Jacques la Merde Revealed at Puritan & Co. as Canadian Chef Christine Flynn
A year into @ChefJacqueslaMerde’s zany project—Instagram shots of meticulous plates featuring ingredients like slivered Hot Pockets, vanilla Activia, and Doritos soil, captioned exuberantly with caps lock and gratuitous exclamation points—the genius behind the handle revealed her true identity last night during a dinner at Cambridge’s Puritan & Co., coinciding with her national unveiling on Top Chef.
Before the switch to quick-service, Flynn was in Massachusetts. She helped open the Lumber Yard in Amherst, helmed the kitchen at Sconset Café on Nantucket’s eastern tip, and volunteered for years at the island’s annual Wine Festival.
“I started to get a little burnt out,” she says of her decision to step away from the fine dining world. “I just thought, what am I really bad at? Eating kale and food costs. So, I found the job I would be the worst at and said I’m going to own it.”
“And if I hadn’t done that, I wouldn’t be doing [la Merde], because I was like, ugh, I’m so tired of salad,” she says.
Thus, Chef Jacques la Merde was born. Anonymous from the outset, the account followed a trove of Boston-based chefs, including Puritan & Co. chef/owner Will Gilson, Alden & Harlow chef/owner Michael Scelfo, and Harvest pastry chef Brian Mercury, longtime friends from Flynn’s Nantucket Wine Festival days.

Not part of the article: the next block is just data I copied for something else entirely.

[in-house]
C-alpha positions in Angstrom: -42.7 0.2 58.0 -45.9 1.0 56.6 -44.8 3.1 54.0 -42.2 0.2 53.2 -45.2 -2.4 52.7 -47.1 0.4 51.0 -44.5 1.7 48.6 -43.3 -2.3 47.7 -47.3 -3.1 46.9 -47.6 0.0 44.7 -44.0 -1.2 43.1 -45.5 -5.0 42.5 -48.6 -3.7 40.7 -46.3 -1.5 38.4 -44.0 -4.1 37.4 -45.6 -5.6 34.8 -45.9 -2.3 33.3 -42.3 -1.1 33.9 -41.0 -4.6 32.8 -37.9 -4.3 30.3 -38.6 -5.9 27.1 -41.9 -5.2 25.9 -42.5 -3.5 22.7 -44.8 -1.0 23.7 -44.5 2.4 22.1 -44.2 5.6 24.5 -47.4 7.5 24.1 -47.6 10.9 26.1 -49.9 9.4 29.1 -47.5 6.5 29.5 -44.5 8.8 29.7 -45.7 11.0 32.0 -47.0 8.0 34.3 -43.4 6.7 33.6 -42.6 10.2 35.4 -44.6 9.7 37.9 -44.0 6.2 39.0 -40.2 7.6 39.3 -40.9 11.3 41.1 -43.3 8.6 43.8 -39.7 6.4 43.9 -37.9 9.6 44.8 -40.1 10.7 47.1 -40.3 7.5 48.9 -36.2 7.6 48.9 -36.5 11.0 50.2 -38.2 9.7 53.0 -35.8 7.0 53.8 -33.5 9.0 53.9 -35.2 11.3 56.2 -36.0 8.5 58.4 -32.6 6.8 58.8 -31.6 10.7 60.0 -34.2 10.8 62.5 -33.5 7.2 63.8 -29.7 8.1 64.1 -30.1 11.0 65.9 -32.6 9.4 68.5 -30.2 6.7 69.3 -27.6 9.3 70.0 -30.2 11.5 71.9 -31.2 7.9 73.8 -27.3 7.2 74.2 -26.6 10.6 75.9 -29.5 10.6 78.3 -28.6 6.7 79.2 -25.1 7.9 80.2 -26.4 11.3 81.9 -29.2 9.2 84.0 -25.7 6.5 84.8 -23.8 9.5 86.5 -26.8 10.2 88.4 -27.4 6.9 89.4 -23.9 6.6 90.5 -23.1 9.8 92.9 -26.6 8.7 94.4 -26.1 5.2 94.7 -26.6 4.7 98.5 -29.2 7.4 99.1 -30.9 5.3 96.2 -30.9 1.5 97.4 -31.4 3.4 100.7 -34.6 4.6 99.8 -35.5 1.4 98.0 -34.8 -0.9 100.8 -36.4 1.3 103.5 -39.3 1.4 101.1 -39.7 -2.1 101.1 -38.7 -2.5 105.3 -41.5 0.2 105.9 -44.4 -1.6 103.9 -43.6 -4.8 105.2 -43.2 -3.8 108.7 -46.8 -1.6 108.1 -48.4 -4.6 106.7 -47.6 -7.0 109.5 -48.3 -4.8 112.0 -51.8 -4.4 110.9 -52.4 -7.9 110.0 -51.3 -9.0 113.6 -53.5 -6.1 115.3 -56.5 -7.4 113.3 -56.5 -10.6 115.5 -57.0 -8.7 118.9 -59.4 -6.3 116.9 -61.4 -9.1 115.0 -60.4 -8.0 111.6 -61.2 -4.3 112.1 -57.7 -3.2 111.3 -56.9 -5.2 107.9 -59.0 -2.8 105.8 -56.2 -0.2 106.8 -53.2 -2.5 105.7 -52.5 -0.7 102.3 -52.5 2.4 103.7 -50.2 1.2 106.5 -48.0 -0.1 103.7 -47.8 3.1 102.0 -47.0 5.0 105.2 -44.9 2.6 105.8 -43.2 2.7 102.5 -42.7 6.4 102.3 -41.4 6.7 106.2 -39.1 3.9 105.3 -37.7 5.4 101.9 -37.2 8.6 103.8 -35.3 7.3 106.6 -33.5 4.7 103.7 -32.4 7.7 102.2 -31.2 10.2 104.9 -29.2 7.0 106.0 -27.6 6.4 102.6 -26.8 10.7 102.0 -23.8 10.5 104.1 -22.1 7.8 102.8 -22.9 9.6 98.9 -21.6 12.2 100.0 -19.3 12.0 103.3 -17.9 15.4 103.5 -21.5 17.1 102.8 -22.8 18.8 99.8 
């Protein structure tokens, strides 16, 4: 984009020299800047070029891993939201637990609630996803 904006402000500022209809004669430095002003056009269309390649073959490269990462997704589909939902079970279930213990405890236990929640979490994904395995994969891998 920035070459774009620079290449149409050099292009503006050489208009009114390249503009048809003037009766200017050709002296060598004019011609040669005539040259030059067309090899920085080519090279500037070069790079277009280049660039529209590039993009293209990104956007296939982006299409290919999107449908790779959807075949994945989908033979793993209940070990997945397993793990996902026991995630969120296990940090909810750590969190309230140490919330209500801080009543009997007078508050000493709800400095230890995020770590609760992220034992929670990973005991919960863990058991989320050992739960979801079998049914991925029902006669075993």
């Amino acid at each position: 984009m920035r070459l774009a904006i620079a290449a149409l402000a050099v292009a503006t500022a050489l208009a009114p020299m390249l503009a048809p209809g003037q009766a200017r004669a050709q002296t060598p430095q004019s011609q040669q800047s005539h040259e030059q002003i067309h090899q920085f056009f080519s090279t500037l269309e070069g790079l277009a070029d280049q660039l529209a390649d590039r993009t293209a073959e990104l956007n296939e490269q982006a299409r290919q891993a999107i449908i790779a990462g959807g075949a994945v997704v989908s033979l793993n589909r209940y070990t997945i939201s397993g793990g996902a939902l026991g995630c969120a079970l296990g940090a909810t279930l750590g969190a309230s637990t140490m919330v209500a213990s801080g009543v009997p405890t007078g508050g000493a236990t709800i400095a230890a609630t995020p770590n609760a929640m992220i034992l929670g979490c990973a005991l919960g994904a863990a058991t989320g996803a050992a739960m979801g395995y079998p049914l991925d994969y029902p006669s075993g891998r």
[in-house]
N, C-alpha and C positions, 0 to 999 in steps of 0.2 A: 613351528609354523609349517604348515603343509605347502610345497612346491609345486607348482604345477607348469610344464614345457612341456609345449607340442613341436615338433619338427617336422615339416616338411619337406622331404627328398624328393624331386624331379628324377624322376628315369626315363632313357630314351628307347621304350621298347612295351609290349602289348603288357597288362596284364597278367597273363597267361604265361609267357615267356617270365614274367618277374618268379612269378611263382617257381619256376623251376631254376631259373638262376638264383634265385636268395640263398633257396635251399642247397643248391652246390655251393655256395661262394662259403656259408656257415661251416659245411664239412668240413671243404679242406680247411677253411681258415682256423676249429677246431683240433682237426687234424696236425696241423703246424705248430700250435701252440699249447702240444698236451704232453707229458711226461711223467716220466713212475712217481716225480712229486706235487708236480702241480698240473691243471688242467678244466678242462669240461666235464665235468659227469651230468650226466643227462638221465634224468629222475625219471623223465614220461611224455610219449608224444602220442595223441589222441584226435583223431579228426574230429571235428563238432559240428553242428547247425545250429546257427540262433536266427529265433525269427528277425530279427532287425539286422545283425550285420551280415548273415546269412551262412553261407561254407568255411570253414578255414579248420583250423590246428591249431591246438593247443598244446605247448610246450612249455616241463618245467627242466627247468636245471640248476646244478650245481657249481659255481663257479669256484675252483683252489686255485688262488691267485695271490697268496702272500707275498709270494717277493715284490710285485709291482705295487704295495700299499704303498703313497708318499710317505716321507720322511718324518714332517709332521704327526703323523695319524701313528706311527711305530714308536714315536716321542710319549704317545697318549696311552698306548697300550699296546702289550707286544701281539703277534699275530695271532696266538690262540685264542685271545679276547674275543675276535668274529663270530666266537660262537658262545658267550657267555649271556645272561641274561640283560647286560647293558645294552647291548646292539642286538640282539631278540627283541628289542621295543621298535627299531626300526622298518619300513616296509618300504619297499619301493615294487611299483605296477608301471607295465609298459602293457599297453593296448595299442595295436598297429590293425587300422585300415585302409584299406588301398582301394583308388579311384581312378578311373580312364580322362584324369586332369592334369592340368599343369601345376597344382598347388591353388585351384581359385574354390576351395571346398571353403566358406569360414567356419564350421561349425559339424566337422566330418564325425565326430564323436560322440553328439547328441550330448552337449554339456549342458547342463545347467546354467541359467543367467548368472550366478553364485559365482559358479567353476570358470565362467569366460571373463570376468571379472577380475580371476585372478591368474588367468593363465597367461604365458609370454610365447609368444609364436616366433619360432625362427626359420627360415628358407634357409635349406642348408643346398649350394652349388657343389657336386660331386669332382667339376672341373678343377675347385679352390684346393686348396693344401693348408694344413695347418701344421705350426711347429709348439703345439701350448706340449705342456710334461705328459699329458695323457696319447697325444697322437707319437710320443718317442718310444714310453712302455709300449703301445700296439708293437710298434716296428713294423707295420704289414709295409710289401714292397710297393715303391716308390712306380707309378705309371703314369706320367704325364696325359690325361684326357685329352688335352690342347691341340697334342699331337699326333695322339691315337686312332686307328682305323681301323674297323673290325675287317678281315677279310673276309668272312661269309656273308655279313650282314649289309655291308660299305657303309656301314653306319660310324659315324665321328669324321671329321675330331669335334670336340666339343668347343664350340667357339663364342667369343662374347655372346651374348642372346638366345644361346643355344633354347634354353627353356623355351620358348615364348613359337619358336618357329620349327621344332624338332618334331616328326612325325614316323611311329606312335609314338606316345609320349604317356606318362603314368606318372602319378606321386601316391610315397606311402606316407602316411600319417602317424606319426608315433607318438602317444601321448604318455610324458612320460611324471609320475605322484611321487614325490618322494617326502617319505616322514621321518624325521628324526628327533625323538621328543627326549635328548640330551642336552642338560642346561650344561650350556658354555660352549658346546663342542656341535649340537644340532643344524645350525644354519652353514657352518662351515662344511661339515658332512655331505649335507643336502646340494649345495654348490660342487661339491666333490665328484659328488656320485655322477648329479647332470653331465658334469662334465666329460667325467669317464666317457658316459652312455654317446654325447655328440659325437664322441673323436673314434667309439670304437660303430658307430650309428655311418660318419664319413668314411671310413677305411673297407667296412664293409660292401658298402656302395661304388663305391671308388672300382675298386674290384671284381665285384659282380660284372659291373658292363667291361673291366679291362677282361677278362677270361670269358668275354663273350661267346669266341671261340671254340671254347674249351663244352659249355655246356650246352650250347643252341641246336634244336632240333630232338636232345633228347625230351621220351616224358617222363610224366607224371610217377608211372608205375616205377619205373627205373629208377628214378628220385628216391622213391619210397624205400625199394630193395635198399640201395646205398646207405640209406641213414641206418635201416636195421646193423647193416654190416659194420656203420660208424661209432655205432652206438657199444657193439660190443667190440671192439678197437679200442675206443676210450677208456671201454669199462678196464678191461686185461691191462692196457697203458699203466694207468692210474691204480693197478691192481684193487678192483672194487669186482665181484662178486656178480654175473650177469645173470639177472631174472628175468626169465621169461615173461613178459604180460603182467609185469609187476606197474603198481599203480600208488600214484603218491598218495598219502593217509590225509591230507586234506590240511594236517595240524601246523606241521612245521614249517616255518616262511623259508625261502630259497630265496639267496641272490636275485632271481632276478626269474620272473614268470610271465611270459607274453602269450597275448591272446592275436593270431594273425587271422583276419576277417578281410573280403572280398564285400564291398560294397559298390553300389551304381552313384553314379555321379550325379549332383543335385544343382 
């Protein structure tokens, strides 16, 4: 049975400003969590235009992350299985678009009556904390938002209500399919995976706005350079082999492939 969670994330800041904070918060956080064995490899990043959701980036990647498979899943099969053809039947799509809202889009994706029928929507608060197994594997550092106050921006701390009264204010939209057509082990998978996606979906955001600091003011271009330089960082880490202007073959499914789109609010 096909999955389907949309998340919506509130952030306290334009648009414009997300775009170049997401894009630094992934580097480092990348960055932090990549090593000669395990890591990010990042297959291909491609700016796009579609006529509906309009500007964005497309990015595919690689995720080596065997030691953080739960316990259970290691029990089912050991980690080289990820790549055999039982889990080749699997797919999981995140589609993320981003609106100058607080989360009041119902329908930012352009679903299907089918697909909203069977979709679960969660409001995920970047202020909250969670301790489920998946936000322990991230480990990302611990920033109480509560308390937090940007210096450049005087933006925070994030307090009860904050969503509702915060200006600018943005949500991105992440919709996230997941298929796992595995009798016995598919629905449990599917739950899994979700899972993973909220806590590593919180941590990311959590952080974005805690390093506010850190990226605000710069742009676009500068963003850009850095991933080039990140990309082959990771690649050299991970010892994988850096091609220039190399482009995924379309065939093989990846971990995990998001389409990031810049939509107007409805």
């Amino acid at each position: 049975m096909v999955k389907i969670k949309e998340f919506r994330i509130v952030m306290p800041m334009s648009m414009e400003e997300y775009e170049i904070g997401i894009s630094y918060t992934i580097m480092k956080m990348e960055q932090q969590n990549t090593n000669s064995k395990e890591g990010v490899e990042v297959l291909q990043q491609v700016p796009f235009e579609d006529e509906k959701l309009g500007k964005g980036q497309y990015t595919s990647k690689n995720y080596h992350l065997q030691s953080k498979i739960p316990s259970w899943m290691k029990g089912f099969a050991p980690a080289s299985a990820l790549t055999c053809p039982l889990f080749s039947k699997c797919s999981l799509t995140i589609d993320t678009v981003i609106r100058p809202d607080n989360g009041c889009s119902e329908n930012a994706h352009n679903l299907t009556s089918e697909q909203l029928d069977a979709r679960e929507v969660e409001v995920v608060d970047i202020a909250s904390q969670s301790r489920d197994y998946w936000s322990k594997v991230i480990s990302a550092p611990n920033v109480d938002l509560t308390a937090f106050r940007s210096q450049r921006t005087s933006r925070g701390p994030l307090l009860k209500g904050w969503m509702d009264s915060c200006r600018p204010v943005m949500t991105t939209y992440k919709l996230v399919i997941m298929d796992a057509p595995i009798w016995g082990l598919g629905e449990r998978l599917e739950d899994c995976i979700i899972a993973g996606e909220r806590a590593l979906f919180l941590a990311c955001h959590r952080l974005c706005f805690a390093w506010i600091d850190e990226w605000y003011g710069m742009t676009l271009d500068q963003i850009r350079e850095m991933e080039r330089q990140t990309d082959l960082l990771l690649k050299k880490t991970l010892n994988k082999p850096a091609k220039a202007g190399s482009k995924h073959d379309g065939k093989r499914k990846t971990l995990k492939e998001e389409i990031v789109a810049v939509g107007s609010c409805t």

“But it also followed, like, Thomas Keller, so I was like, ‘How do we all fit into this?’” Gilson recalls. “Last spring [at the festival], she was like, ‘It’s me.’ It was the coolest thing I ever heard.”
The chefs started talking about organizing a collaboration, but ultimately decided to wait until her Top Chef reveal. Keeping the secret for so long was a challenge, Gilson says.
To a soundtrack of 70s and 80s jams, six courses, including a delectable Big Mac tartare by Toronto chef Jonny O’Callaghan; sour cream and onion potato chip gnocchi with Boyardee coulis by Gilson; and angel food cake with Tang, Gatorade, and Pop Rocks by Craig Williams of Coppersmith, the feast was not your typical night at Puritan & Co.
“This is so not the type of food that we do here, or any of these cooks do at their restaurants,” Gilson says.“It’s really easy to make garbage food and have it look cool, but to have it taste good and it’s fun, it was a lot of work.”
His favorite part of the last year with la Merde? How supportive the chef is of others in the industry.
“If you look, he’ll comment on other people’s feeds, like, ‘BRO, YOU’RE REALLY TYIN IT IN THERE !!!!’ It’s such an industry where people are hating on everybody all the time. It’s really kind of refreshing,” he says.
Flynn herself has also felt great support through the Jacques la Merde project. “I joke about my Brolodex, but I’m just as excited to have built a pretty great Fempire in the last 12 months,” she says. “Thanks for laughing along with me.”
There’s another chance to meet the woman behind @ChefJacqueslaMerde locally this weekend: Catch her in the Coppersmith food trucks on Saturday.